At best it would take several years for all this to happen. And, the mining company would be taking a risk that subsidies or purchase commitments might not be renewed since the development time could span two or more administrations. It is possible, of course, that no commercially attractive deposits would be found and efforts to restart graphite and manganese production in the United States would fail.
For cobalt the obstacles are similar though the United States produces some of the cobalt it uses, about 24 percent. There are known deposits of cobalt in the United States. Whether they are commercially viable would have to be determined. Most of the other difficulties that apply to graphite and manganese would also apply to cobalt.
The United States imports about half the nickel it uses and only 25 percent of the lithium it needs. These are better candidates for government incentives since there is active infrastructure, and mining of the existing and substantial commercially viable deposits could likely be expanded. One of the main questions here will be the environmental consequences. Environmentalists are concerned that companies will use the government’s desire to develop more domestic production to ignore environmental regulations.
The development of additional capacity could still take years to bring to fruition. There is no quick way to develop mines and the infrastructure around them short of a complete government takeover that requires no private investment and ignores costs and possibly safety and environmental requirements.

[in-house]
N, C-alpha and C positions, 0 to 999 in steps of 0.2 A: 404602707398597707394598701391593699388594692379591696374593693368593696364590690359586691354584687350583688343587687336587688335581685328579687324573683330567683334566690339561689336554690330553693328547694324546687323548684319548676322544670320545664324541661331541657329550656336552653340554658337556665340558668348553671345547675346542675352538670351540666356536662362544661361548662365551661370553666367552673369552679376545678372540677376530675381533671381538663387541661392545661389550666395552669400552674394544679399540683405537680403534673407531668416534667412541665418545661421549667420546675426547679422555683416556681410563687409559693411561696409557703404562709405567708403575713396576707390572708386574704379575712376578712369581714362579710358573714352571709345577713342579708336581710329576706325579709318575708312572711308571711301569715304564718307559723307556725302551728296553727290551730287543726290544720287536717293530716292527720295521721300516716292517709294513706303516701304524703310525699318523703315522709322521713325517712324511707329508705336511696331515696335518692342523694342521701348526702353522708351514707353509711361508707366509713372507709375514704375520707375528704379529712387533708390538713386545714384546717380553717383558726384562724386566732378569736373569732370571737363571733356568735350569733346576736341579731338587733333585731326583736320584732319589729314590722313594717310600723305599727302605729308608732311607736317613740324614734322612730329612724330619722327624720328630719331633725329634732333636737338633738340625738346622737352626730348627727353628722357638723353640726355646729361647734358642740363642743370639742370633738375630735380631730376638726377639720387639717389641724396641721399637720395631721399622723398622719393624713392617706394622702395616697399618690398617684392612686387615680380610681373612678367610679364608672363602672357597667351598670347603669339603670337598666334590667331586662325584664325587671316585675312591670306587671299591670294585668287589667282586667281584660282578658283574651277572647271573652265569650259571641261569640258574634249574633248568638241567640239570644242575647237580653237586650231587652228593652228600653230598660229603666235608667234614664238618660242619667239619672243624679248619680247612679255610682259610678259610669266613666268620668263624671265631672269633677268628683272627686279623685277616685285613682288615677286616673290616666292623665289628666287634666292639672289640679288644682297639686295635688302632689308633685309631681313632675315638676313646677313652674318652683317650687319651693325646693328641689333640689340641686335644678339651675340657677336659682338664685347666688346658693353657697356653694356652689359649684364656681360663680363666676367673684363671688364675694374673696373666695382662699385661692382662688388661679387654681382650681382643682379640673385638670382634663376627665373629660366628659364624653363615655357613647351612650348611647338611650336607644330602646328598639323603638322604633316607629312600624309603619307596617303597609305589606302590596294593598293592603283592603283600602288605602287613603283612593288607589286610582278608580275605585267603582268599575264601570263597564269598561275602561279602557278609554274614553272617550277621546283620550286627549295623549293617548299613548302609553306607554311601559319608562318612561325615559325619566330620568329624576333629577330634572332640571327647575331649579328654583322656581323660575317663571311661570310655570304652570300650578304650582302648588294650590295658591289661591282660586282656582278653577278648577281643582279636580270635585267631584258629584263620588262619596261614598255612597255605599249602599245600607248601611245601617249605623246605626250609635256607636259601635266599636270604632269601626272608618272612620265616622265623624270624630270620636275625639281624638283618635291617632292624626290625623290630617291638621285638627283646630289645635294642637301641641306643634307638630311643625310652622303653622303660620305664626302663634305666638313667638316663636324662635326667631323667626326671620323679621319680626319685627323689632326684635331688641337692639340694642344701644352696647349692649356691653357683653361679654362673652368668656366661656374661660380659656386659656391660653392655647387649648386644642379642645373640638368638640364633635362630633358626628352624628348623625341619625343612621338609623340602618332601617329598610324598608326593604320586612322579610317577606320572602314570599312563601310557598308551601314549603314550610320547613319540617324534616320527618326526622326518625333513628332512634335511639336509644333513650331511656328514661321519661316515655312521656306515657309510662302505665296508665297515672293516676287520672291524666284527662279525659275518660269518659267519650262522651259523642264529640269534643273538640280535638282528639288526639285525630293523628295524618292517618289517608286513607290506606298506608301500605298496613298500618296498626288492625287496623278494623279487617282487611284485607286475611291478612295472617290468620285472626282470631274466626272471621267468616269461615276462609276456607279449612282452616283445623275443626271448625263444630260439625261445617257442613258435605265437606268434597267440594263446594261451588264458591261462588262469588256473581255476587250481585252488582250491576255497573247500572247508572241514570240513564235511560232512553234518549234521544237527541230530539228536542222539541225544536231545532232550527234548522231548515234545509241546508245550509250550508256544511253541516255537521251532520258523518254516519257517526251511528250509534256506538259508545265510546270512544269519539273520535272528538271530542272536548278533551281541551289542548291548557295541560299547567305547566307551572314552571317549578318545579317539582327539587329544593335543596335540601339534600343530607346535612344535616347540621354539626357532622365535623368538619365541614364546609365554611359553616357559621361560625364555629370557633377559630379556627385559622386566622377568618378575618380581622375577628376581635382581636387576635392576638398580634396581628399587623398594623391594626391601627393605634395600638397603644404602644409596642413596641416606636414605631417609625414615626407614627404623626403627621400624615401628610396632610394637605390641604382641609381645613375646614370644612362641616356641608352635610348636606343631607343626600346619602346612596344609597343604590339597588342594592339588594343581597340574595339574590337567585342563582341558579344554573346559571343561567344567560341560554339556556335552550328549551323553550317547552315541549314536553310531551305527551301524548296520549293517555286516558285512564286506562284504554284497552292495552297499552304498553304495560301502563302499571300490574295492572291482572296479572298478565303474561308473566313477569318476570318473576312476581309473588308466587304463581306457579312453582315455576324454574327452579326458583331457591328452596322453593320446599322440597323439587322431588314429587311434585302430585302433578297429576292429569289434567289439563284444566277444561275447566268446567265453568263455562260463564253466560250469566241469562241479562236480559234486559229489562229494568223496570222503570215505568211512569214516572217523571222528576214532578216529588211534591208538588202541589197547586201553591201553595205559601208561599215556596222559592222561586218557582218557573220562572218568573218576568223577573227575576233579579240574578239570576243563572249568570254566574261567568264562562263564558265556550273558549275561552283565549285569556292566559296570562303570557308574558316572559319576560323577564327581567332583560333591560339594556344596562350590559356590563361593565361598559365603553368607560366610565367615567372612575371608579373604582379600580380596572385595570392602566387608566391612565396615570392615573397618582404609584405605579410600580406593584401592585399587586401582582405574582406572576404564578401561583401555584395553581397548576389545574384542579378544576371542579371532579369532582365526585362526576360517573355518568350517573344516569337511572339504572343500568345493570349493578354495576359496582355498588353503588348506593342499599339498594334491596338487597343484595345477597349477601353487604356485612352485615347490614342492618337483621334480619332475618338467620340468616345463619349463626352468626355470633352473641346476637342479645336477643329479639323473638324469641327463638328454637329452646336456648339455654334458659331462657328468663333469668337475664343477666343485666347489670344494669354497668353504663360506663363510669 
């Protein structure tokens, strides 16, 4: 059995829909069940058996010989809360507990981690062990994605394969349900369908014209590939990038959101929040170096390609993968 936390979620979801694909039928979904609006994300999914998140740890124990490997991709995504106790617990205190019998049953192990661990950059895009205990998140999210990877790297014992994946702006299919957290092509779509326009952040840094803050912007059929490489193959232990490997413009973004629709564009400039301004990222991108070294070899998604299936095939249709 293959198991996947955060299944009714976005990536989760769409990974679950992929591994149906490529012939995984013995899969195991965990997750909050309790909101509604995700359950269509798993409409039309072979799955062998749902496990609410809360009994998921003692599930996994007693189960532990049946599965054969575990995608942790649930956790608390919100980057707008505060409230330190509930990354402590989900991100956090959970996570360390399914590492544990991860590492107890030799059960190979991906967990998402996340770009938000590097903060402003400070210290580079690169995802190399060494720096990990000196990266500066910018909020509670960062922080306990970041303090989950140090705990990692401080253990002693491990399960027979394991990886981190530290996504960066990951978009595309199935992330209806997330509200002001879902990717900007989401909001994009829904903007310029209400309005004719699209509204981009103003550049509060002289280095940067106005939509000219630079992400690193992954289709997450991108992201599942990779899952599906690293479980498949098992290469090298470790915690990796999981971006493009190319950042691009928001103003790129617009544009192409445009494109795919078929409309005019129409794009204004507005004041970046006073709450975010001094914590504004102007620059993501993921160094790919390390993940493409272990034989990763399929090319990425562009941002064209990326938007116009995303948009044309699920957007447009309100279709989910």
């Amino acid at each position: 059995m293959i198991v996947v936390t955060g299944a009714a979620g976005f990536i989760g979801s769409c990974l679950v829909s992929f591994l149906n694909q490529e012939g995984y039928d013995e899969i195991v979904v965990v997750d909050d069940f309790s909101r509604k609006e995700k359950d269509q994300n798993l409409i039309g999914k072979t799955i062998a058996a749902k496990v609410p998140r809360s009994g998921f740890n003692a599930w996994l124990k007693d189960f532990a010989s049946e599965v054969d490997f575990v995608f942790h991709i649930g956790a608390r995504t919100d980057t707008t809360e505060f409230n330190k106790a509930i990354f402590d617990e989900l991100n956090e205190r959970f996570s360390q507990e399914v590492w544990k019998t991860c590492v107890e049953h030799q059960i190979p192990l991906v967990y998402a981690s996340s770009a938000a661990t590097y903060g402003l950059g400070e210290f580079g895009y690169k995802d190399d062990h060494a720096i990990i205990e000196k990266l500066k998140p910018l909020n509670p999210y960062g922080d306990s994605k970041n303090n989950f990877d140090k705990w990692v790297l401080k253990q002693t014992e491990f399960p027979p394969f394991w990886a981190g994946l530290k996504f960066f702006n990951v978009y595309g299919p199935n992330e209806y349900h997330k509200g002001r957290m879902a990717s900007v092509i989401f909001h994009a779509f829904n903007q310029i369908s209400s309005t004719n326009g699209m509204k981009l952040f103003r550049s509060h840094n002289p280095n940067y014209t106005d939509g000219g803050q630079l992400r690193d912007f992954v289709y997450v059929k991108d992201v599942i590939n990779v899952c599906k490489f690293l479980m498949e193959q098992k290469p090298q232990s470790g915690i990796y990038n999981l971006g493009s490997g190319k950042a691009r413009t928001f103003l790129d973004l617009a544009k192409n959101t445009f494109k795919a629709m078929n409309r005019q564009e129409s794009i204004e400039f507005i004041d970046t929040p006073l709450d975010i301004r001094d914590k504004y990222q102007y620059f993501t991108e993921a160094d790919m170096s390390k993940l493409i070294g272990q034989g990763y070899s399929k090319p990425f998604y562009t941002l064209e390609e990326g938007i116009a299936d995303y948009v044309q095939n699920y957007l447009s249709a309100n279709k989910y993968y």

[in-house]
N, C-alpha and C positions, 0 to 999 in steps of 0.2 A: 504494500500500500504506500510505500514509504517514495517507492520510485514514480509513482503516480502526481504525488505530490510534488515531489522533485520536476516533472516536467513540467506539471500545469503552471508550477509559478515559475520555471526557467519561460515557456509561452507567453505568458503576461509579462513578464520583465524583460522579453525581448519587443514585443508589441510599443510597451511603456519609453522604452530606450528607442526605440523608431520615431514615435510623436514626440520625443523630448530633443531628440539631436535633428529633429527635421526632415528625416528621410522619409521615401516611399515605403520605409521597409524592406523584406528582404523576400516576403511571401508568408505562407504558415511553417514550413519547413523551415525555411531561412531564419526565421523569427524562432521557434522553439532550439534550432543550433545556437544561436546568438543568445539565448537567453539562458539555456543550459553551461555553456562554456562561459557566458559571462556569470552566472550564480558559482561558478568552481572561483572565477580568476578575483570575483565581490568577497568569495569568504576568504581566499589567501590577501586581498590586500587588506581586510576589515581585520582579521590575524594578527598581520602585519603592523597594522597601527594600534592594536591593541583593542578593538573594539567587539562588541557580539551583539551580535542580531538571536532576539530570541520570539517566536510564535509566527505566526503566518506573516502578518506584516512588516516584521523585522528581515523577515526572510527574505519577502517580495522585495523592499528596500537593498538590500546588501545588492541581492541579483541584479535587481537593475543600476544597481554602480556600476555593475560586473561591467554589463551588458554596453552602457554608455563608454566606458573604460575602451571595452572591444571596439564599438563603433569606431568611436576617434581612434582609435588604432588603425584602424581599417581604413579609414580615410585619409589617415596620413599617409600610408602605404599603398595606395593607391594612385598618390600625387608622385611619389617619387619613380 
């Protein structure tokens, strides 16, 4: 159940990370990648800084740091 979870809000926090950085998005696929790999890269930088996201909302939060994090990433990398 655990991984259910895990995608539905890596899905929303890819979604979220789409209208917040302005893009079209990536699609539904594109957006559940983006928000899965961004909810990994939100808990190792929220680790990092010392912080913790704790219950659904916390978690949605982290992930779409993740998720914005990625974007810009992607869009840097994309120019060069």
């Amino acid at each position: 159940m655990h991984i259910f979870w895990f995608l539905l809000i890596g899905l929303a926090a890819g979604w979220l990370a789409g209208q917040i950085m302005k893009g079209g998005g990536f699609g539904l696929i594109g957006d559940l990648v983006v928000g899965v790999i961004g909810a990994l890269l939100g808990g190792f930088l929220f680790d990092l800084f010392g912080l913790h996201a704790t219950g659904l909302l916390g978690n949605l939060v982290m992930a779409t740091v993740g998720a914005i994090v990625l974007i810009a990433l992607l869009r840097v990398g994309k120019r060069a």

And, that brings us to one of the major obstacles to national self-sufficiency. We have created a system that is based almost exclusively on private economic actors who must convince private investors to plow money into any mining project. And, the market for minerals is generally worldwide so world prices govern which deposits will be viable.
That means that high-cost domestic deposits are never developed or, if developed, fail miserably when prices fall. The sad story of the rare earths Mountain Pass mine in California is instructive. This high-cost problem would imply that national self-sufficiency (or least reduced dependence on imports) would require ongoing price supports for the domestically mined minerals we deem most critical. No one is talking about that, and I doubt they ever will because it runs counter to the free-market laissez-faire ideology of those currently in charge of the world economy. And these leaders cannot yet fully imagine a world where de-globalization continues far into the future.
Photo: Wolframite and Casserite in the hands of a miner in the Democratic Republic of the Congo. By Julien Harneis (2007). Via Wikimedia Commons https://commons.wikimedia.org/wiki/File:Wolframite_Mining_in_Kailo3,_DRC.jpg